Review: Swamp Thing #4

Scott Snyder continues telling great stories in this one-two Green-Red punch combo with Jeff Lemire's Animal Man.

Iann Robinsonby Iann Robinson

Swamp Thing #4

As with the other indescribably excellent series Animal Man, Swamp Thing is getting better and better with each issue. Even though Swamp Thing #4 is setting the stage for the next part of the story arc, it’s still better than most other comics out there. Writer Scott Snyder, or as I think I shall call him from now on "The One," opens Swamp Thing with one of the most disturbing scenes in comic history. It’s the kind of thing that belongs in the best issues of EC horror comics.

Picture, if you will, a small diner in the Midwest. A boy, a young boy, walks in and acts for a milkshake. Suddenly every single dead thing on any person in the diner begins to mutate. From dead skin cells to small tumors, the diner becomes a mass grave of things exploding out of skulls, vomiting out of mouths, bleeding from ears and other orifices.  While this carnage goes down the boy, an avatar of an evil called The Rot, sits and eats his milkshake.  The opening is so creepy and disturbing that the calm of the rest of the issue is welcome.

Like Animal Man, Swamp Thing goes into great detail about the constant battle for balance between the Green and the Red. Alec Holland, still reeling from returning from the dead, has partnered up with Abigail Arcane to try and stop her brother, the young man in the milkshake scene. Swamp Thing #4 takes us into Alec Holland’s mind as he’s visited by the ancient avatars of the green that try to persuade him to accept the mantle of Swamp Thing. Holland is still haunted by the memories of his time as part of the green and, having only recently gotten his own life back, is in no rush to be Swamp Thing. Of course if he doesn’t accept the mantle the war with The Rot may turn against humanity.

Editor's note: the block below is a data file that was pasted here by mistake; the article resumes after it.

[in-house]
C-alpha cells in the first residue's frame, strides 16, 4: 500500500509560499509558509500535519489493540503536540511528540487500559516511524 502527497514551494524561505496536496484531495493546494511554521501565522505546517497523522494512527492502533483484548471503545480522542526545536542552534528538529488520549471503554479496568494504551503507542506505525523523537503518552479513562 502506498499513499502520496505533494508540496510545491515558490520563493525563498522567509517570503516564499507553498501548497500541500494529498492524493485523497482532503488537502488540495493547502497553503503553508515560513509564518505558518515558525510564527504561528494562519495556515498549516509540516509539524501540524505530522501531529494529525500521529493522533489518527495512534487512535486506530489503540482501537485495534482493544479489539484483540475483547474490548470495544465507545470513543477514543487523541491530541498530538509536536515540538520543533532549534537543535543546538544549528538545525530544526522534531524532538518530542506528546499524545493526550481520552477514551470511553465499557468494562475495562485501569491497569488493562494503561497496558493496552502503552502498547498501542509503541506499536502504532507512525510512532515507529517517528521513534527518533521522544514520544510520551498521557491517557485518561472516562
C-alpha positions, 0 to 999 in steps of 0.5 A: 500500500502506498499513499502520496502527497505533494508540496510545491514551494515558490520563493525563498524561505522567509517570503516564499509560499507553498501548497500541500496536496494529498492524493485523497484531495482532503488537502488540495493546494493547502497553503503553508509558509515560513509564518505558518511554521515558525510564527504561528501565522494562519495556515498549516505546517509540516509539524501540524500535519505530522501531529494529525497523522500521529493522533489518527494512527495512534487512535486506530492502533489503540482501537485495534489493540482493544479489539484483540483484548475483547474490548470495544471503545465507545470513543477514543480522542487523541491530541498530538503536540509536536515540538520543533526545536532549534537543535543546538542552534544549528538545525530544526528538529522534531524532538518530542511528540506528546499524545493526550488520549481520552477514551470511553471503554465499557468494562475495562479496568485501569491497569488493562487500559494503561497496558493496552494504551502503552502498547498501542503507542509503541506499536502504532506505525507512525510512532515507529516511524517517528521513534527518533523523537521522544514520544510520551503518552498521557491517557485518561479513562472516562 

Snyder’s Swamp Thing is as much about the humanity as Jeff Lemire’s Animal Man. Both are stories of heroes who doubt themselves and both are about the fear of accepting your destiny. Where as Lemire’s Animal Man is family oriented, Snyder’s is a more personal story centered on Alec Holland and his struggles with being back as himself as opposed to part of a greater consciousness. Holland just got his life back and now he may have to become part of the swamp again. The rift that creates in his life is a major part of the entire story. Snyder deftly winds between action, horror and humanity.

The art from Marco Rudy is a massive part of what makes Swamp Thing #4 work. The opening scene is incredibly gruesome but also really creepy. Rudy has an interesting style in that his lines are strong but the panels are still tuned with a fine art sketch vibe, very detailed. The visuals are always right in tune with the story, neither really ever overshadows the other. Swamp Thing #4 continues Snyder’s quest to add his own verse to the Swamp Thing mythos.